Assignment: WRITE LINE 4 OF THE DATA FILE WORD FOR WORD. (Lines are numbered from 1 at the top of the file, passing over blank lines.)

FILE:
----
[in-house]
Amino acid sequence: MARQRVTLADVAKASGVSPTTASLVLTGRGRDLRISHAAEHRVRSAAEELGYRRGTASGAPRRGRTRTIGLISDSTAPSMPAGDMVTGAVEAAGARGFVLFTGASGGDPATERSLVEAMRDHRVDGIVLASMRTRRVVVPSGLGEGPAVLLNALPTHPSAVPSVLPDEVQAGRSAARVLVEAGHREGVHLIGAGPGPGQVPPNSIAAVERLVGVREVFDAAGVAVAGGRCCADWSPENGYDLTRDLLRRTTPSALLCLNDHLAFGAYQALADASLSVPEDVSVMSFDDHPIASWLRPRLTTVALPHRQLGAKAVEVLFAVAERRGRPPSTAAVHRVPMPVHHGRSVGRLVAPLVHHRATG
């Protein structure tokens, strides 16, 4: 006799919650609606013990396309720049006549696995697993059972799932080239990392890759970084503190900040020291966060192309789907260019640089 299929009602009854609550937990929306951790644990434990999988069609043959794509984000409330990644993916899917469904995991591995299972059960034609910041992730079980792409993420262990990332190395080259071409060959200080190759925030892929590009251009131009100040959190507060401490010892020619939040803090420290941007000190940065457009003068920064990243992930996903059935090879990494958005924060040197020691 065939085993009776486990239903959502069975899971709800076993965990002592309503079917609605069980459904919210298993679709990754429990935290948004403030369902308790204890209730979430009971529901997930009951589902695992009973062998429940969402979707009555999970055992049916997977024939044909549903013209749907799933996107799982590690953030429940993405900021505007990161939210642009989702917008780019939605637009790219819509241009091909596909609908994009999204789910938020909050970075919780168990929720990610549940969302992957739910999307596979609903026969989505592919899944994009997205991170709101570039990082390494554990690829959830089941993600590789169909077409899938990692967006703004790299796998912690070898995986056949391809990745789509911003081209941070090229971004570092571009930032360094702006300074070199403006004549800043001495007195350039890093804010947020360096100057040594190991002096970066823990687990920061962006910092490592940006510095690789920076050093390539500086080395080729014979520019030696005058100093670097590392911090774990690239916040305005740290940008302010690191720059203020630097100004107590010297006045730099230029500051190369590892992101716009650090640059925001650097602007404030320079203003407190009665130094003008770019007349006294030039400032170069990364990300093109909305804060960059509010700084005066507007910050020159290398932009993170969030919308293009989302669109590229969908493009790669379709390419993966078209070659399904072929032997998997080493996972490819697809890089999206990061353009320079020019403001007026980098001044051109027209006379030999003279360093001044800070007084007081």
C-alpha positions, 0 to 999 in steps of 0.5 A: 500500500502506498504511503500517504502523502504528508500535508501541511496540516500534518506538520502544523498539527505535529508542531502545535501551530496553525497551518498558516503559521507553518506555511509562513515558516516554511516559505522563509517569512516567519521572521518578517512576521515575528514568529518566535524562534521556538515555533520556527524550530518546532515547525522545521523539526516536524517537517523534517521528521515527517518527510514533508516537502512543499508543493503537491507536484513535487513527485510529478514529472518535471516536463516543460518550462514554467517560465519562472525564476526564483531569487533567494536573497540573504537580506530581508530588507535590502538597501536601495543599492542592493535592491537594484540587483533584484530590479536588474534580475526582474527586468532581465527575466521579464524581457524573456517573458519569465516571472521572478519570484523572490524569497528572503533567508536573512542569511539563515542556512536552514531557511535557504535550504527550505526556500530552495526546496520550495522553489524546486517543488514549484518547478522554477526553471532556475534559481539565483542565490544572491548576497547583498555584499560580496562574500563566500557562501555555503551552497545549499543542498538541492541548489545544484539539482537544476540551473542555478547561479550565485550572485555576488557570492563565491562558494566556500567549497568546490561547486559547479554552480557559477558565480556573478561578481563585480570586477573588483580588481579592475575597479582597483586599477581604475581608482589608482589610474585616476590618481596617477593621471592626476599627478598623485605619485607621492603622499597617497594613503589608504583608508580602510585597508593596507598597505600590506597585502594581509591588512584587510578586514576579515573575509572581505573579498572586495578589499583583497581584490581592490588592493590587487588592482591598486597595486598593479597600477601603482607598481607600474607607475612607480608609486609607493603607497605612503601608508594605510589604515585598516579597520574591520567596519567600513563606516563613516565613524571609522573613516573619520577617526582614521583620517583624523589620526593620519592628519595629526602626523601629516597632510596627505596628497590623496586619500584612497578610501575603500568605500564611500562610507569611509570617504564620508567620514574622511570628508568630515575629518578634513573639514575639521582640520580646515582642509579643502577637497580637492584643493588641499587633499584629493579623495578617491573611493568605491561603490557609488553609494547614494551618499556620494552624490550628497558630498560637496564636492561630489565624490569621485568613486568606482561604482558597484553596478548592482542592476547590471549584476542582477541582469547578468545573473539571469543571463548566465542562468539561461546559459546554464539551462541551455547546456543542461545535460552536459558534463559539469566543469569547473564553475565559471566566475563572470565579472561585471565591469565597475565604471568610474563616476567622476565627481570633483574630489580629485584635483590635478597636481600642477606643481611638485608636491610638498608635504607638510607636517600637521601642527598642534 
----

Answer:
C-alpha positions, 0 to 999 in steps of 0.5 A: 500500500502506498504511503500517504502523502504528508500535508501541511496540516500534518506538520502544523498539527505535529508542531502545535501551530496553525497551518498558516503559521507553518506555511509562513515558516516554511516559505522563509517569512516567519521572521518578517512576521515575528514568529518566535524562534521556538515555533520556527524550530518546532515547525522545521523539526516536524517537517523534517521528521515527517518527510514533508516537502512543499508543493503537491507536484513535487513527485510529478514529472518535471516536463516543460518550462514554467517560465519562472525564476526564483531569487533567494536573497540573504537580506530581508530588507535590502538597501536601495543599492542592493535592491537594484540587483533584484530590479536588474534580475526582474527586468532581465527575466521579464524581457524573456517573458519569465516571472521572478519570484523572490524569497528572503533567508536573512542569511539563515542556512536552514531557511535557504535550504527550505526556500530552495526546496520550495522553489524546486517543488514549484518547478522554477526553471532556475534559481539565483542565490544572491548576497547583498555584499560580496562574500563566500557562501555555503551552497545549499543542498538541492541548489545544484539539482537544476540551473542555478547561479550565485550572485555576488557570492563565491562558494566556500567549497568546490561547486559547479554552480557559477558565480556573478561578481563585480570586477573588483580588481579592475575597479582597483586599477581604475581608482589608482589610474585616476590618481596617477593621471592626476599627478598623485605619485607621492603622499597617497594613503589608504583608508580602510585597508593596507598597505600590506597585502594581509591588512584587510578586514576579515573575509572581505573579498572586495578589499583583497581584490581592490588592493590587487588592482591598486597595486598593479597600477601603482607598481607600474607607475612607480608609486609607493603607497605612503601608508594605510589604515585598516579597520574591520567596519567600513563606516563613516565613524571609522573613516573619520577617526582614521583620517583624523589620526593620519592628519595629526602626523601629516597632510596627505596628497590623496586619500584612497578610501575603500568605500564611500562610507569611509570617504564620508567620514574622511570628508568630515575629518578634513573639514575639521582640520580646515582642509579643502577637497580637492584643493588641499587633499584629493579623495578617491573611493568605491561603490557609488553609494547614494551618499556620494552624490550628497558630498560637496564636492561630489565624490569621485568613486568606482561604482558597484553596478548592482542592476547590471549584476542582477541582469547578468545573473539571469543571463548566465542562468539561461546559459546554464539551462541551455547546456543542461545535460552536459558534463559539469566543469569547473564553475565559471566566475563572470565579472561585471565591469565597475565604471568610474563616476567622476565627481570633483574630489580629485584635483590635478597636481600642477606643481611638485608636491610638498608635504607638510607636517600637521601642527598642534 